"Jon has a very unique skill set for heavyweight. You don't see that many kickers at heavyweight. You don't see that many grapplers of Jon's caliber at heavyweight. You don't see that many well-versed strikers with such an arsenal like Jon has. You see a lot of boxer-wrestlers. I think Jon has the skill set to really exploit a lot of these heavyweights. As long as we can carry over the stamina, the skill set and the speed, I think Jon is going to look great. And he's only 33. In heavyweight years, he's still relatively young."

Jones believes his biggest improvement will be in his wrestling, which was always a strength dating back to his days as an NJCAA national champion at Iowa Central Community College.

"When I was 205, I always had a hard time getting down low," Jones said. "Or hated getting low, with [single-leg takedowns] and stuff like that. Almost as if my knees were killing me to do it.

"Now that I've been working on my legs so much and they've gotten thicker ... I think that's going to translate into me shooting high-crotches and shooting double-legs. I think it'll make those muscles a lot faster. I predict that my shooting ability and my wrestling is going to just be faster. There's just more power, and my ass has gotten a lot bigger. I think my double-legs are going to be one of the biggest differences in my game that people are going to notice."

And he knows he'll need every one of those tools to succeed at heavyweight. Jones admitted that maybe he wasn't at his best in his most recent light heavyweight fights, close wins over Dominick Reyes and Thiago Santos.

"The light heavyweight division was fun, but I just wasn't scared of those guys anymore," Jones said. "Like, none of them. And I think it showed in some of my performances. Obviously, I still trained hard. But there was no urgency in some of my last fights.

"With these next guys I'm going to be going up against, I respect these guys. These guys are intimidating -- they're intimidating as s---. It just gets me up in a whole different way."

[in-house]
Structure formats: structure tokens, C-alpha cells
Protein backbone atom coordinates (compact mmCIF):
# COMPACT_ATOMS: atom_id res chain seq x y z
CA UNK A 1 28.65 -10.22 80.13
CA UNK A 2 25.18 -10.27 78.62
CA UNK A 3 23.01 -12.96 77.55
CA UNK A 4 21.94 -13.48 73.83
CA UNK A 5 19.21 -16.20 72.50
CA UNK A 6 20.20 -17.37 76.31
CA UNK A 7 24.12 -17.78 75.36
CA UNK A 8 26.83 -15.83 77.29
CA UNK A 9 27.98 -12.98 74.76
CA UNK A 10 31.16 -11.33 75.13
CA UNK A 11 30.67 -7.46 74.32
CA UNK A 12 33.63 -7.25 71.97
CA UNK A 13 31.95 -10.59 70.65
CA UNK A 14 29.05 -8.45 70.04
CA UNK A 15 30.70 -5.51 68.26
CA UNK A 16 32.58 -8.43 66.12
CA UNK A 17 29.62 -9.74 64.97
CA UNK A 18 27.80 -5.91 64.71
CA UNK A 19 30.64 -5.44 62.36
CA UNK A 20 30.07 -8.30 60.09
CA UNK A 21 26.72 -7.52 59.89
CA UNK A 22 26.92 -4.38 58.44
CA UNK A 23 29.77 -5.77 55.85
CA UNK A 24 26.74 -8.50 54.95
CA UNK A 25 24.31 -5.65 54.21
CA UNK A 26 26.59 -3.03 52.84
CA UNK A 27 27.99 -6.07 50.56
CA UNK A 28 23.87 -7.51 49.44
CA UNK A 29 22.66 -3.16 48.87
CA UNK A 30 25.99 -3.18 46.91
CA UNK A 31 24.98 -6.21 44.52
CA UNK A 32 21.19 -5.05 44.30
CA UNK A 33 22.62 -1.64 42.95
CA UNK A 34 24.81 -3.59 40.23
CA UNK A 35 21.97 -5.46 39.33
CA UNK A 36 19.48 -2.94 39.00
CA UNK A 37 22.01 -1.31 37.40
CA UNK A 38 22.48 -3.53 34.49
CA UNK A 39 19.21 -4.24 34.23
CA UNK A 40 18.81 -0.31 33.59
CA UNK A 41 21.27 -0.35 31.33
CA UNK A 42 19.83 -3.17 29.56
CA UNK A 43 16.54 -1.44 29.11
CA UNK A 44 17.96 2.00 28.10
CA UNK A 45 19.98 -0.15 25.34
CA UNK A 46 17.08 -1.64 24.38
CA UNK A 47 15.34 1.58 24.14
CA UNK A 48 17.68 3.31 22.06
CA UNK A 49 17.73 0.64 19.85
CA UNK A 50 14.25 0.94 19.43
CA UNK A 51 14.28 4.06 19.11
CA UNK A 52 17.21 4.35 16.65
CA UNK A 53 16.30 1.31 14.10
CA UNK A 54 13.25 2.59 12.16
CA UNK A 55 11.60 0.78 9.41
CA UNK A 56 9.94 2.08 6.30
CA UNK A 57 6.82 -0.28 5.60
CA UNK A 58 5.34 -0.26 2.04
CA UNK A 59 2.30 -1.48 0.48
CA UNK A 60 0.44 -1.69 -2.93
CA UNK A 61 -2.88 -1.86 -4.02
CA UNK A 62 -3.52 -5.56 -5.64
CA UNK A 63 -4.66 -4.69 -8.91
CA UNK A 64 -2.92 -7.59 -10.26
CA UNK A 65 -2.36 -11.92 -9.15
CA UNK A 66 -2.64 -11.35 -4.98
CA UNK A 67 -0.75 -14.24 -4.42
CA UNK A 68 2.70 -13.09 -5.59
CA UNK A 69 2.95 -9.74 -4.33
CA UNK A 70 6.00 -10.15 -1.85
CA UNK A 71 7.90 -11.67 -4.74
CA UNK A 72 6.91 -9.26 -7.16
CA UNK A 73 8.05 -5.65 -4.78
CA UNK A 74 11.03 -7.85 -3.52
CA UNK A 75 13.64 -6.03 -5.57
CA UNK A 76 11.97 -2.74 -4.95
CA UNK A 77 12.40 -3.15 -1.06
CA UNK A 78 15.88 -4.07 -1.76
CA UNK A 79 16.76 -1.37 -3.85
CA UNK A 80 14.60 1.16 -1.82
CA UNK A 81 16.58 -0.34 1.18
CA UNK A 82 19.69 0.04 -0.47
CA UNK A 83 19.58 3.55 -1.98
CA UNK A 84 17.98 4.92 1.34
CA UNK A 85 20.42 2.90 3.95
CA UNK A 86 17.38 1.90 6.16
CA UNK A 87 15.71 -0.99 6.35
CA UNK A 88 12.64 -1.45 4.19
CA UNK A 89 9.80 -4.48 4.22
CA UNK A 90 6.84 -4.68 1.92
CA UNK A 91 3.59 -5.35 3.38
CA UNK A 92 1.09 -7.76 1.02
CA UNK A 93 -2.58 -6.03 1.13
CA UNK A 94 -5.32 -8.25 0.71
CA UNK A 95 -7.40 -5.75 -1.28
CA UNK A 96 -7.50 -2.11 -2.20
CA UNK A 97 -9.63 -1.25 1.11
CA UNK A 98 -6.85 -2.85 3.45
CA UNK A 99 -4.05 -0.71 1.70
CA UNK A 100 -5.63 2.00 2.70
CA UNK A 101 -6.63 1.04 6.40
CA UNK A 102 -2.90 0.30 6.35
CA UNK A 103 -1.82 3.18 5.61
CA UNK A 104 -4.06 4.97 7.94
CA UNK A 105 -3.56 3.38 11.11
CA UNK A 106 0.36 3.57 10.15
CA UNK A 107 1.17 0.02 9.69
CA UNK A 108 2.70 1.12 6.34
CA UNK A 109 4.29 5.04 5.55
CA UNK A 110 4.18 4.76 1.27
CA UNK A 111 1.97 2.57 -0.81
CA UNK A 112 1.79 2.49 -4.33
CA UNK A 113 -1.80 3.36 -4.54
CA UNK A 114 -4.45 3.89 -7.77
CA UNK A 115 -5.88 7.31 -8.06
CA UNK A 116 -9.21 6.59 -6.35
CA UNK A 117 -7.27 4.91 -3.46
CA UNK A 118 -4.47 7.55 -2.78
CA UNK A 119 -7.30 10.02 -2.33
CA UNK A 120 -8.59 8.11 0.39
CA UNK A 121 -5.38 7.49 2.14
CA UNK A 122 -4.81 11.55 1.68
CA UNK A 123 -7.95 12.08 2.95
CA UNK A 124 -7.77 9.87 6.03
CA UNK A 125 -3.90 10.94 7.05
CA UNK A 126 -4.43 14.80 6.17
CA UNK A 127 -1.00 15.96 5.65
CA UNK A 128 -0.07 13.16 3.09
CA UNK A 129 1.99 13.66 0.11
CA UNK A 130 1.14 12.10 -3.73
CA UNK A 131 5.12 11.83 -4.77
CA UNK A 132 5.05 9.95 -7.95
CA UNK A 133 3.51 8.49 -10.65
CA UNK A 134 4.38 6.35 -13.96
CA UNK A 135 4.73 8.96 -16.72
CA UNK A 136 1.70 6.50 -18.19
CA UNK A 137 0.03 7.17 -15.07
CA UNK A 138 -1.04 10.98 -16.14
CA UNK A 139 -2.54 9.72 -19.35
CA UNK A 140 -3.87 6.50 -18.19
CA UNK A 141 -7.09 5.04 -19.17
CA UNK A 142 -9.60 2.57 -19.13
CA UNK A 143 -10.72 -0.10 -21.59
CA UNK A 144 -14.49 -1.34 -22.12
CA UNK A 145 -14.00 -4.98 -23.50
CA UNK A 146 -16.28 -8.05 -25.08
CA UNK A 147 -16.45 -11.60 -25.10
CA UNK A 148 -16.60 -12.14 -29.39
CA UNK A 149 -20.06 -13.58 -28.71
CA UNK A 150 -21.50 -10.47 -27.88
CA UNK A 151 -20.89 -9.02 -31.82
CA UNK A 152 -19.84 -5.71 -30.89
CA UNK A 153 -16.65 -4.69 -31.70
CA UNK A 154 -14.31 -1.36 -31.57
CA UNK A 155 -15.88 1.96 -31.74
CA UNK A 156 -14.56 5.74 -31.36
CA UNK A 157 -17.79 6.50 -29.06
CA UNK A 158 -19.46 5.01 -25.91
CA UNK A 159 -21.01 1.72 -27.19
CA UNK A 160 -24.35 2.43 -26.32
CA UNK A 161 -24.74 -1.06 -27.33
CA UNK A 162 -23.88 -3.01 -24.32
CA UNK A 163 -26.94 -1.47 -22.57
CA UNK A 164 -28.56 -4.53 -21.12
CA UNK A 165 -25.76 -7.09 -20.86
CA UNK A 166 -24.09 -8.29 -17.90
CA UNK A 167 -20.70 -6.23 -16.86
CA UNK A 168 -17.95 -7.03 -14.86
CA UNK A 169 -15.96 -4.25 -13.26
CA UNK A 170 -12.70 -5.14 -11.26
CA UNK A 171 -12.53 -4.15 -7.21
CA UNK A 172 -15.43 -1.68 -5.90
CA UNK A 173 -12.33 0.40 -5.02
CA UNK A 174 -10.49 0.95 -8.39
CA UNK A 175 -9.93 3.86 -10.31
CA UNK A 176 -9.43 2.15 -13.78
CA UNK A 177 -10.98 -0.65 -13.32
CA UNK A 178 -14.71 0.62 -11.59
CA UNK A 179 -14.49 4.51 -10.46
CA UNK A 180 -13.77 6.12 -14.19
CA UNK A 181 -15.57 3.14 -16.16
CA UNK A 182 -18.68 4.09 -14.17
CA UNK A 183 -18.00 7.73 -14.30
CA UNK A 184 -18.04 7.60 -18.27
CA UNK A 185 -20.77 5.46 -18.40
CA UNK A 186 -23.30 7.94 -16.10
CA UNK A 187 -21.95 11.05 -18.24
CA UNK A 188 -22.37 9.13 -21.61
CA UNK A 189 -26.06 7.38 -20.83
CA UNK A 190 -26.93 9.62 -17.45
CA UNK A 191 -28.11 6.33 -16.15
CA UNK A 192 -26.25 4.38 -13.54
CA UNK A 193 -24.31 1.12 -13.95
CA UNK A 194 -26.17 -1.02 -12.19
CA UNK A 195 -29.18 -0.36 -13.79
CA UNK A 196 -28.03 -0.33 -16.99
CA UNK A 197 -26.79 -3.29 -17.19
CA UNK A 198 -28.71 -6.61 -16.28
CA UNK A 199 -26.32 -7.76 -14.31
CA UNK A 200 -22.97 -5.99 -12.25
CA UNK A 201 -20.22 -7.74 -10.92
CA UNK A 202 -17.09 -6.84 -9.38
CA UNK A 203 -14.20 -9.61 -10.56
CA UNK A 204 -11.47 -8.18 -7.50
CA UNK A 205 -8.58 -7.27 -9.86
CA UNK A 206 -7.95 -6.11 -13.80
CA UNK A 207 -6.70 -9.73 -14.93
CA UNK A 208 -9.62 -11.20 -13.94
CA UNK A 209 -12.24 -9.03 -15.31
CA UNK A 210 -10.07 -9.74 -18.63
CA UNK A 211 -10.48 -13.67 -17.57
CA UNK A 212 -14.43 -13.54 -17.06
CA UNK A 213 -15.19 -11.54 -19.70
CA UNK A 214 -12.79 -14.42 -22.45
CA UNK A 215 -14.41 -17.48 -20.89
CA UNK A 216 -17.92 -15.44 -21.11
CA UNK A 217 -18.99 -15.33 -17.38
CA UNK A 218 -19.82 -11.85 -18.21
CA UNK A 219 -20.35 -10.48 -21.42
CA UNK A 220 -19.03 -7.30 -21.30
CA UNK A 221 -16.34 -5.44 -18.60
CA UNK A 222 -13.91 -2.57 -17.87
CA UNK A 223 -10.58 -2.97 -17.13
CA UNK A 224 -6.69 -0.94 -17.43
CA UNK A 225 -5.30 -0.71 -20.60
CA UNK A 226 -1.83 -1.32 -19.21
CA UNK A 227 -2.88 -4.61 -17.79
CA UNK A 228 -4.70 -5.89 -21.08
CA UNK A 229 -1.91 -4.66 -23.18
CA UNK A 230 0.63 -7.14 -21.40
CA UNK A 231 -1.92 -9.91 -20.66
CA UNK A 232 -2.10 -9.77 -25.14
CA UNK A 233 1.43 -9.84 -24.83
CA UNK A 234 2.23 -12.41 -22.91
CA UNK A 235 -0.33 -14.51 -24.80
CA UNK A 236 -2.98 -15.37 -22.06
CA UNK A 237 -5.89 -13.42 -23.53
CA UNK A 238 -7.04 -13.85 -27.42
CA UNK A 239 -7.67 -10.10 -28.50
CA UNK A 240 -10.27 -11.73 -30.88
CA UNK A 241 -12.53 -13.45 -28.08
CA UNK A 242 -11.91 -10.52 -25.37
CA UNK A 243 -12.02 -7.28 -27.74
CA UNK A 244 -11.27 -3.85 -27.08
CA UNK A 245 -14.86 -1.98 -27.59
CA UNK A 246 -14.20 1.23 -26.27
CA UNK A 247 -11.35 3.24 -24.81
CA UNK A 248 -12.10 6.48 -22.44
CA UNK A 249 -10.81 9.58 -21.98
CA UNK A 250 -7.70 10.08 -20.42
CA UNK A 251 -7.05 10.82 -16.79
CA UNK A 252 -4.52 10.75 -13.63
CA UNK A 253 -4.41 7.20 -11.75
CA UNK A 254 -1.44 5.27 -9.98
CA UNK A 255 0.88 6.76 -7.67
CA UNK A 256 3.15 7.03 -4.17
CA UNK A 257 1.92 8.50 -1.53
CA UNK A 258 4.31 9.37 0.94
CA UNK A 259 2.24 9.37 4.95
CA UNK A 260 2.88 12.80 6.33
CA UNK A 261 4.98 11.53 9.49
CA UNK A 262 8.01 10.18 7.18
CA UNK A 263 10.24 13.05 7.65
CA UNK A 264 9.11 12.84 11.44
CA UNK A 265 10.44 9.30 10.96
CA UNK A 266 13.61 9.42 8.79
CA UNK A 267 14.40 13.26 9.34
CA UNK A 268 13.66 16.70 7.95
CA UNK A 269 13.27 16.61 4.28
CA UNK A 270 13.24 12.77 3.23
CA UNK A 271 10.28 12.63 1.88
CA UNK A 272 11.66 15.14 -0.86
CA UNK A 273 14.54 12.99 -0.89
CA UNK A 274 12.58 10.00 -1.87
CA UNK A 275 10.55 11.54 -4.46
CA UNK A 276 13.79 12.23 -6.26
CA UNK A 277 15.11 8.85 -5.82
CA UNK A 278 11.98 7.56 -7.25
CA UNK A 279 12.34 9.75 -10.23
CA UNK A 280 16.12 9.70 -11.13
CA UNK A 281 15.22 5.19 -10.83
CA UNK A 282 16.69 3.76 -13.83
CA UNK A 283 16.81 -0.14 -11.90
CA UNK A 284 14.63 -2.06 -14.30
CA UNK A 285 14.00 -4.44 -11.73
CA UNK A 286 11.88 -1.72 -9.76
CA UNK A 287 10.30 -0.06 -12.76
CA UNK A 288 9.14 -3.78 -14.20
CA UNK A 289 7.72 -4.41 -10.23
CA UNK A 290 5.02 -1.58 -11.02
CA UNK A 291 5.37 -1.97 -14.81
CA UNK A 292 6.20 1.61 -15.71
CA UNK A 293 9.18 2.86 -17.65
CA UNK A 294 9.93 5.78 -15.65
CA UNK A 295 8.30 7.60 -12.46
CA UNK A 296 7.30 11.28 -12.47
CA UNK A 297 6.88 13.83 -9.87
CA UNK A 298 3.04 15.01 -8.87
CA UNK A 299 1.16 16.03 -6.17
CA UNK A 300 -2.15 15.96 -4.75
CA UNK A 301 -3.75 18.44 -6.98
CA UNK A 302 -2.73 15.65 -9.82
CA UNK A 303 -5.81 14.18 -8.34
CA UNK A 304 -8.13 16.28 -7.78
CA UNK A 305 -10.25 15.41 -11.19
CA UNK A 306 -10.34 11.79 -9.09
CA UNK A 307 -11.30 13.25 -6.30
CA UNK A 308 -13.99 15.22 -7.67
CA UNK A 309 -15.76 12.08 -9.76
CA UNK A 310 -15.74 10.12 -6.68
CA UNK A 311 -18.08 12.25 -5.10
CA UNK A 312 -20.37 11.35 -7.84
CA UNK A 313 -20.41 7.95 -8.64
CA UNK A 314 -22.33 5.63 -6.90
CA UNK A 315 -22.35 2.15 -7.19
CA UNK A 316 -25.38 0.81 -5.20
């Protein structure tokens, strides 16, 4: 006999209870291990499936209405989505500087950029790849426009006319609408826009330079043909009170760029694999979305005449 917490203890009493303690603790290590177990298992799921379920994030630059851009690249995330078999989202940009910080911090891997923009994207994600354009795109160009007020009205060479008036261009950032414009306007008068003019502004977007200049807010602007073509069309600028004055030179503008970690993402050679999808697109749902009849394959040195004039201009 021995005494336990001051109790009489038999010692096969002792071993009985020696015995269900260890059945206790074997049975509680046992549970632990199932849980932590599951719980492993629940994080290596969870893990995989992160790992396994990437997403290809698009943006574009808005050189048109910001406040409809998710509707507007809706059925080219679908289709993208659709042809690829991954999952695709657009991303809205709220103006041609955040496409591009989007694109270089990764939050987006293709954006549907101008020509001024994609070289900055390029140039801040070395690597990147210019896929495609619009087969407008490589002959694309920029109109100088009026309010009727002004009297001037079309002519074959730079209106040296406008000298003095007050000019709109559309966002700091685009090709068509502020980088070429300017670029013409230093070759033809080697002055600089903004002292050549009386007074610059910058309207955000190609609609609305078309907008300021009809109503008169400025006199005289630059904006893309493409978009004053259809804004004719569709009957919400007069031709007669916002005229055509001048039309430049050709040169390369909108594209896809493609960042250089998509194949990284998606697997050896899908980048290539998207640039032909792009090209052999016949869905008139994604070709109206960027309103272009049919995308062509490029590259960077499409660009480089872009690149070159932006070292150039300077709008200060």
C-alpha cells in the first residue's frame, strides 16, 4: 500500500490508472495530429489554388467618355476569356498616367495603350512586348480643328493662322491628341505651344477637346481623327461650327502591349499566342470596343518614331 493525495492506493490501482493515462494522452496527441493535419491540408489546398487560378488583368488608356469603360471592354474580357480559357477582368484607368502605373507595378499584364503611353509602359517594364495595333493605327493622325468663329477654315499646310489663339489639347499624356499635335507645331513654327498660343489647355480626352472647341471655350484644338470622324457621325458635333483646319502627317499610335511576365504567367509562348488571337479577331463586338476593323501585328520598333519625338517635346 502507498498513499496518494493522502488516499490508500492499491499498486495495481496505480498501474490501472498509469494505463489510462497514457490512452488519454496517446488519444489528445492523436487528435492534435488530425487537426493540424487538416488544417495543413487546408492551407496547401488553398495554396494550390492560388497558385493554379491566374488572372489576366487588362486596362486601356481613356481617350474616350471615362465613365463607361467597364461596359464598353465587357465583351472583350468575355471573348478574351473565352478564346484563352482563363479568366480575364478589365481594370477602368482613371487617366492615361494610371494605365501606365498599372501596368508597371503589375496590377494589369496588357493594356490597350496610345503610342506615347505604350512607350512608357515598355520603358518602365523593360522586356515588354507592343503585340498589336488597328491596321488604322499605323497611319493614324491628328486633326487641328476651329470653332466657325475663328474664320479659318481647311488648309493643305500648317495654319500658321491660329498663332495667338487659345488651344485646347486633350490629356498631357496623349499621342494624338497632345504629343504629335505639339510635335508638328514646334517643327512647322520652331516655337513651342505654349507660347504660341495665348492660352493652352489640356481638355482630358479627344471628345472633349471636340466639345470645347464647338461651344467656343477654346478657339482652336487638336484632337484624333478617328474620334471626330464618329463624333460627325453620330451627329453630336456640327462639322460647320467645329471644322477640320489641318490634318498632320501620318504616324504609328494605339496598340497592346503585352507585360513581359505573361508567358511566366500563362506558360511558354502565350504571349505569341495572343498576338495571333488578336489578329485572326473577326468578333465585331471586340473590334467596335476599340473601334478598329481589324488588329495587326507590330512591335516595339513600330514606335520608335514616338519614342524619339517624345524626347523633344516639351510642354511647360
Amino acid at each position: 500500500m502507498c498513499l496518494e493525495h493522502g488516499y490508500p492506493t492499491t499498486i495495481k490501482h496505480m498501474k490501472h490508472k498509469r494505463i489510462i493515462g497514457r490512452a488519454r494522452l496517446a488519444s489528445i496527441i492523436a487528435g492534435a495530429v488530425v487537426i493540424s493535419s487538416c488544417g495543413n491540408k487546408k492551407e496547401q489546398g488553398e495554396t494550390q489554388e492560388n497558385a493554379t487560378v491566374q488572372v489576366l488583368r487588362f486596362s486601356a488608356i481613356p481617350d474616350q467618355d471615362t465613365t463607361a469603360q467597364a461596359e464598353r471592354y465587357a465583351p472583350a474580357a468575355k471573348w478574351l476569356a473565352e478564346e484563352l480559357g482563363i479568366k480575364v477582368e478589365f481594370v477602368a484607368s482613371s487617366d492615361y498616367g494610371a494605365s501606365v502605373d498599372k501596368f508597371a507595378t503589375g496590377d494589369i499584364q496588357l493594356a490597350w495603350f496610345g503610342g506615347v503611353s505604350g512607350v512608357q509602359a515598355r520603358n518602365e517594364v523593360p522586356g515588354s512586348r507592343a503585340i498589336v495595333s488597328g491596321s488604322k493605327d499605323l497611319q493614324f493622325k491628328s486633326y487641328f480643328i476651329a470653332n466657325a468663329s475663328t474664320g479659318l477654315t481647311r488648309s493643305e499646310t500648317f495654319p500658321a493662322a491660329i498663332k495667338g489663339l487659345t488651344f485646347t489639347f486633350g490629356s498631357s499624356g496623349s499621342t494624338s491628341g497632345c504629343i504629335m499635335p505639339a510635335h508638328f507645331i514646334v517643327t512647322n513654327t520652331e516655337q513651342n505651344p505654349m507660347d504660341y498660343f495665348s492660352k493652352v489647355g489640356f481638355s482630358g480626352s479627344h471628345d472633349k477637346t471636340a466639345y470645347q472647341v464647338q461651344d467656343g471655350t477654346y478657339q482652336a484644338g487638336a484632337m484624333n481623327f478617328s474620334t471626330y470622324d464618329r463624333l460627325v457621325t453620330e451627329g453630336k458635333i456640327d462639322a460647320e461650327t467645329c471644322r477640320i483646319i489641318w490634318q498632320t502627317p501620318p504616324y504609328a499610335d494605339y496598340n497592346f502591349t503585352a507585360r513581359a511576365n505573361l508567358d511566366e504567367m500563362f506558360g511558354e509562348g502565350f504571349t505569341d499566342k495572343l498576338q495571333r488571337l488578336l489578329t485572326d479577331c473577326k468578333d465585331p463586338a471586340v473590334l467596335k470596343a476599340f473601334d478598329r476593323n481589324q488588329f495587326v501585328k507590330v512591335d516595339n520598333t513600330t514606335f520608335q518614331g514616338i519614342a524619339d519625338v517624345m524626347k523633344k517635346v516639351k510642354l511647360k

It's not just about the heavyweight title for Jones. It's about the bigger picture, and that was obvious when Khabib Nurmagomedov announced he was retiring on Oct. 24 and sparked a debate about the greatest MMA fighter of all time. Jones took to social media and scoffed at the notion.

"I just want there to be no debate when I'm done," Jones said. "I do feel like I've had a great light heavyweight career. I'm by far the greatest light heavyweight. And in my heart, I do feel like I'm the best fighter in this sport's history.

"But I just don't want there to be any debate. And one way I can do that is by capturing this heavyweight crown, and that's exactly what I'm going to do."

"The light heavyweight division was fun, but I just wasn't scared of those guys anymore. ... With these next guys I'm going to be going up against, I respect these guys. These guys are intimidating -- they're intimidating as s---. It just gets me up in a whole different way."
Jon Jones

Perception matters to Jones, including outside of the Octagon. After several brushes with the law, he founded a nonprofit organization in Albuquerque called the C.A.R.E. Project earlier this year. C.A.R.E. Project is going to give 50 local families in need a $500 shopping spree at Walmart during the holiday season.

Inside the cage, Jones said he's in no hurry to return to competition. Maybe June or later, he said. As far as an opponent, most people expect Jones to fight the winner of the anticipated -- though currently unbooked -- Stipe Miocic vs. Francis Ngannou title fight, which might not happen until March.

"I go back and forth," Jones said. "Sometimes I think I should take like a top-10 guy [at heavyweight] and just get my feet wet, figure out what's happening. And then the other times, I think, 'F--- it. Let's just go big or go home.' I'm trying to get these big-money fights these days. I like taking care of everybody around me."

The focus right now, though, isn't on a foe or a date. It's on Jones himself. Chavez said Jones is already in fighting shape -- he could fight next month, if need be. But the team will continue to set goals and Jones will continue to get better, stronger and more adapted to his new weight.

"This is a goal that he's hungry for," Gibson said. "And any goal I've ever seen him set his eyes on, he's achieved. So I have no doubt that he's going to get heavyweight gold wrapped around his waist."